But then, I’m blessed because being a short underground trip away from B & H Photo gives me the opportunity to attend the classes and lectures they host at their Event Space, and that’s where this short adventure, that’s about to end, began.
On September 29, 2014 I went to the introductory lecture of a new program that the Event Space had implemented just a year before: Portfolio Development. It was still a new thing for Deborah Gilbert and David Brommer, the two people in charge of most of what happens there. It was the beginning of a journey. It’s been almost eight months since the day I first showed photographs taken by me in public.
That first critique was a first glimpse into how the world, and especially the world of fine-art photography world would react to my images, and to a certain degree, it was a frustrating experience. I remember thinking “they just don’t get my photography.” I also remember David Brommer saying, too frequently for my taste at the time, “National Geographic publishes photographs, not excuses,” only to think (yes, again), “they don’t get me,” but treading on with the grueling exercise that that first critique was. Having to defend work that I found to be good wasn’t fun. At all. I’ve had a root canal done and this was worse.
Nevertheless, I didn’t allow disappointment to distract me from my goal. I would finish this thing, even if it meant drawing blood.
Portfolio Development consists of a series of curated classes and critiques geared toward the creation of a professional, gallery-worthy, well, portfolio.
Until last September, all I knew about photography was limited to taking good photographs. The requirements for that lecture were simple: bring your strongest five images and an open mind to get started. I had no clue there was still so much for me to learn (and there still is, obviously), but having critiques, a structured syllabus, and a slew of resources was invaluable. It was a poor-man’s MFA. Maybe not even that, but you are guaranteed to learn A LOT.
While there were only six classes from the menu that I was required to attend, I made a point of going to as many as my time permitted (and I didn’t mind hearing some lectures I had attended before for a second time – that’s how good those 2-hour presentations are).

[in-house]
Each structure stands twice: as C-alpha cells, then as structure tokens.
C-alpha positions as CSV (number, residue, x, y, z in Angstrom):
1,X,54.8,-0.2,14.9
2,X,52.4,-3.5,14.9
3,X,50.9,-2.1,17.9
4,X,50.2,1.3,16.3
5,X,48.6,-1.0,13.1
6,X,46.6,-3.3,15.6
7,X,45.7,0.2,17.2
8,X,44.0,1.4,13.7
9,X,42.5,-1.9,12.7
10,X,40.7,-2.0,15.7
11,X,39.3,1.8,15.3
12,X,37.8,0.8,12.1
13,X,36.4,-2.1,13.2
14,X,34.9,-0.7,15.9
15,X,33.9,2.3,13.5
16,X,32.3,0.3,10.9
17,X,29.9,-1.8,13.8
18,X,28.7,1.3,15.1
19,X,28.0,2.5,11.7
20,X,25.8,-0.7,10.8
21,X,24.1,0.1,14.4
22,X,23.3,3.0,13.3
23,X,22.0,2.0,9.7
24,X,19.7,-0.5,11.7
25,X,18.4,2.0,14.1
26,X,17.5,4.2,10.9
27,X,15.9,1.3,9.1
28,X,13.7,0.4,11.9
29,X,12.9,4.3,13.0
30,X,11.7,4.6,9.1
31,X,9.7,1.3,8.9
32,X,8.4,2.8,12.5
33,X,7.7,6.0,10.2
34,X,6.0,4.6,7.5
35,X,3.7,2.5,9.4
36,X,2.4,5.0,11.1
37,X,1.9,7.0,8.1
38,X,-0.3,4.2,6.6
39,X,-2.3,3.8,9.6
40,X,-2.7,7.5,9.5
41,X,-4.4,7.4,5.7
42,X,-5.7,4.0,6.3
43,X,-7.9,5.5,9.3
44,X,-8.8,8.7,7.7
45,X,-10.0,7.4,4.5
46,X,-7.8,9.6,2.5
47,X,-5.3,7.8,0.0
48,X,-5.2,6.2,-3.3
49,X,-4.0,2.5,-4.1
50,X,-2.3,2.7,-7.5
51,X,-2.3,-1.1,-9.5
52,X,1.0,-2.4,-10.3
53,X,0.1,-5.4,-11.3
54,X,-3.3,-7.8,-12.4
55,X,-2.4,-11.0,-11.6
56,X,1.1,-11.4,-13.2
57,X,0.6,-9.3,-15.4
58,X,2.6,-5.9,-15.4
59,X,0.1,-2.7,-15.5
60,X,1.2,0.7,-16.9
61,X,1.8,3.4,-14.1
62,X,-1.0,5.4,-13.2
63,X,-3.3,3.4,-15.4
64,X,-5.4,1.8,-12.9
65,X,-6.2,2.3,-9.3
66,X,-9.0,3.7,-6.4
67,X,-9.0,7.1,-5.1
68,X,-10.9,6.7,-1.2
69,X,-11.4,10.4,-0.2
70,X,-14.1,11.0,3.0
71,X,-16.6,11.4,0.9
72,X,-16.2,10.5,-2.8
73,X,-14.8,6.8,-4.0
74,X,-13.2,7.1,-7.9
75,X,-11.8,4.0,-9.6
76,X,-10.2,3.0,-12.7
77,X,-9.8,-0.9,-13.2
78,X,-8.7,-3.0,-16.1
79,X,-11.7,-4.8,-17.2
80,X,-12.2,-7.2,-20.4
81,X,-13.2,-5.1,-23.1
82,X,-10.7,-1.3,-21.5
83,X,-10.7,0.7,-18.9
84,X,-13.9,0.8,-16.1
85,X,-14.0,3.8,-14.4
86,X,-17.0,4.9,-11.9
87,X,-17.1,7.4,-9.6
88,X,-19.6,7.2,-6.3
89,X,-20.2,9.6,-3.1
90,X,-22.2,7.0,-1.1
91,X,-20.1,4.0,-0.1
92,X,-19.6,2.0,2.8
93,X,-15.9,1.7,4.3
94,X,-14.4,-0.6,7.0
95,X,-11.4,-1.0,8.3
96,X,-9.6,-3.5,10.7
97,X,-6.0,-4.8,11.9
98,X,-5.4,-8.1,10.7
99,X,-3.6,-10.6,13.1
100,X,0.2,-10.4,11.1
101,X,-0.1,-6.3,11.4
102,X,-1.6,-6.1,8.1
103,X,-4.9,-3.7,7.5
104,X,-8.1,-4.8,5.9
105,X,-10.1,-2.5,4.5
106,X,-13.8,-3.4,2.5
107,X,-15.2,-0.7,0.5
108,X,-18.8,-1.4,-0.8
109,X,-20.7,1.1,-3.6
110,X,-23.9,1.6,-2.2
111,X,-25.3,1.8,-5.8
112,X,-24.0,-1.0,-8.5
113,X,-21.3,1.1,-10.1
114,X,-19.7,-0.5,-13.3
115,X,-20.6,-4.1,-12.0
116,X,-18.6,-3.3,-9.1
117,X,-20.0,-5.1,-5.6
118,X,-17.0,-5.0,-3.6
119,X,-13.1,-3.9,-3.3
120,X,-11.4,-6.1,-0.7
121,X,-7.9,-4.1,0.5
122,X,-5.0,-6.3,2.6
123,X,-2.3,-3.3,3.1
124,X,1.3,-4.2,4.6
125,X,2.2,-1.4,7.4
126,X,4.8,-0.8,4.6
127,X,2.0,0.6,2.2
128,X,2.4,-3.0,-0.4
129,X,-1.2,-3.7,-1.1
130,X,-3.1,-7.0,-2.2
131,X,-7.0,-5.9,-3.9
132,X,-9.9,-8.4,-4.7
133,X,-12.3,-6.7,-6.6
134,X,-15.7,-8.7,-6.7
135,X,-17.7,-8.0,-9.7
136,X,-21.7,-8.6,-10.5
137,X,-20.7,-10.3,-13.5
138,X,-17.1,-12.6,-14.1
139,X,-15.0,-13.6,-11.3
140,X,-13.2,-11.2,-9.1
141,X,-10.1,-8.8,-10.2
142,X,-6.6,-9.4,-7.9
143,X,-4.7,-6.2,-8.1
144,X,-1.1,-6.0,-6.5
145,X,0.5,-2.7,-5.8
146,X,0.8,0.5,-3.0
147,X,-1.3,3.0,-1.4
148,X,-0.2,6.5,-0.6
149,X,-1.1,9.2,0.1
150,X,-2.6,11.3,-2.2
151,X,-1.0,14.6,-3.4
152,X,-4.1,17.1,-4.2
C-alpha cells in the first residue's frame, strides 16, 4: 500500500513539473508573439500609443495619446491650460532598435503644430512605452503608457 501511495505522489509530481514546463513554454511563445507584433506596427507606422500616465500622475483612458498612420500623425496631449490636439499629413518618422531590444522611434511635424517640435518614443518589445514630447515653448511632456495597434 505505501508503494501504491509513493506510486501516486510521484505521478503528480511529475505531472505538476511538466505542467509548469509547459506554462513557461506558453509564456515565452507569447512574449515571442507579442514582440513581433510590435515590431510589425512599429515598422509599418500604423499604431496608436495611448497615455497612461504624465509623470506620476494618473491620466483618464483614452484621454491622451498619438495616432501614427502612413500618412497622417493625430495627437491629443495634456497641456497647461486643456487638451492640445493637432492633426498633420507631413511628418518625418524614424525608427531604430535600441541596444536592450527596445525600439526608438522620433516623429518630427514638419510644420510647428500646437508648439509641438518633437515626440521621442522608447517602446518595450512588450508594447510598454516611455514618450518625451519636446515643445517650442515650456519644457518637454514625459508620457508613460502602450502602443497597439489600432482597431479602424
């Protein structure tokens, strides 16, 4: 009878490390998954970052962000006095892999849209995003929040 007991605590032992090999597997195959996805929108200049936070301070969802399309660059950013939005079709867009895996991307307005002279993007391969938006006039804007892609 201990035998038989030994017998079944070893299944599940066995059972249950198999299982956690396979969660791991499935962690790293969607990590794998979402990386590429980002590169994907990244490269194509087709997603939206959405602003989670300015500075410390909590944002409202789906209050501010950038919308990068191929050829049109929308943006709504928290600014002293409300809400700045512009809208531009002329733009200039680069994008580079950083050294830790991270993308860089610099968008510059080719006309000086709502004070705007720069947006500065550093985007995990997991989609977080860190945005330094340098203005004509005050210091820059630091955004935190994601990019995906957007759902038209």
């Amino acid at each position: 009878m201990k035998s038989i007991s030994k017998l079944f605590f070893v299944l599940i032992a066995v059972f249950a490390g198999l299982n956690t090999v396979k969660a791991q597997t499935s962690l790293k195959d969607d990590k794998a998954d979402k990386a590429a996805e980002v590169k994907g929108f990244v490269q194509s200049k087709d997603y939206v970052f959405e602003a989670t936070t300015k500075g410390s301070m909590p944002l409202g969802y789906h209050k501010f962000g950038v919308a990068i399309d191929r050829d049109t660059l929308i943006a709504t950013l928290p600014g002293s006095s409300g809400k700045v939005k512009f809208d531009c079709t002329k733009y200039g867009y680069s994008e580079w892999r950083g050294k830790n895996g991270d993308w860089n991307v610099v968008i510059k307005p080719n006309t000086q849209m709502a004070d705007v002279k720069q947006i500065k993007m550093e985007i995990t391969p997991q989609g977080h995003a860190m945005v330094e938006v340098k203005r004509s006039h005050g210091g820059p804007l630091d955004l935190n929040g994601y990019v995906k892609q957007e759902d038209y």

Some of the most valuable lessons I learned through this process, surprisingly, aren’t even specific to photography per se. Good pictures taken in a vacuum are only that: good pictures. A disparate collection of photographs isn’t a body of work; it’s no more artistic than what most instagram profiles out there are. A photographer without an identifiable style or at least a sense of direction isn’t much more than a person with a good eye and a camera.
There are series, and projects, and printing, and genres, and styles, and techniques, and a lot of reading about art, and networking, and reviews, and rejection. These are just a few things I can think of that will take you to the proverbial “next level,” and this short list is anything but all-encompassing.
If this choice is something you’ve toyed with and you’re fortunate enough to live in or near New York City, you owe it to yourself to grab this opportunity the next time it’s offered. It’s well worth the effort (and trust me, there’s a lot of effort and time involved, so be prepared).
The end of this road, which I’m proud to have completed and, to top it off, be part of the collective show in New York City’s Soho Photo Gallery staring on July 7, 2015, is just the beginning of a much more arduous one because now it’s up to me to continue building on that success. I’m sure I’ll continue counting on the support of people like David and Deborah, but the structure and the decisions will be entirely up to me.
Wish me luck.
PS: I must thank, first of all, Camila for so generously giving up so much of our hang-out-together time, my wife, Graziella for her patience and unwavering support towards my newfound passion, David and Deborah from B & H, for making it all possible, Lois and Sandra from Soho Gallery for the great opportunity at their space, and very specially, Maria Elena Ramos, former director of Venezuela’s Museo de Bellas Artes and founding member of the Galería de Arte Nacional, for her invaluable feed-back and encouragement and Gregor Barschi for allowing me an in-depth look at an accomplished Art Collector’s mind every time I’d call with a silly question. And, of course, my class-mates for following and encouraging me on an ongoing, and very constant, basis. Thank you all!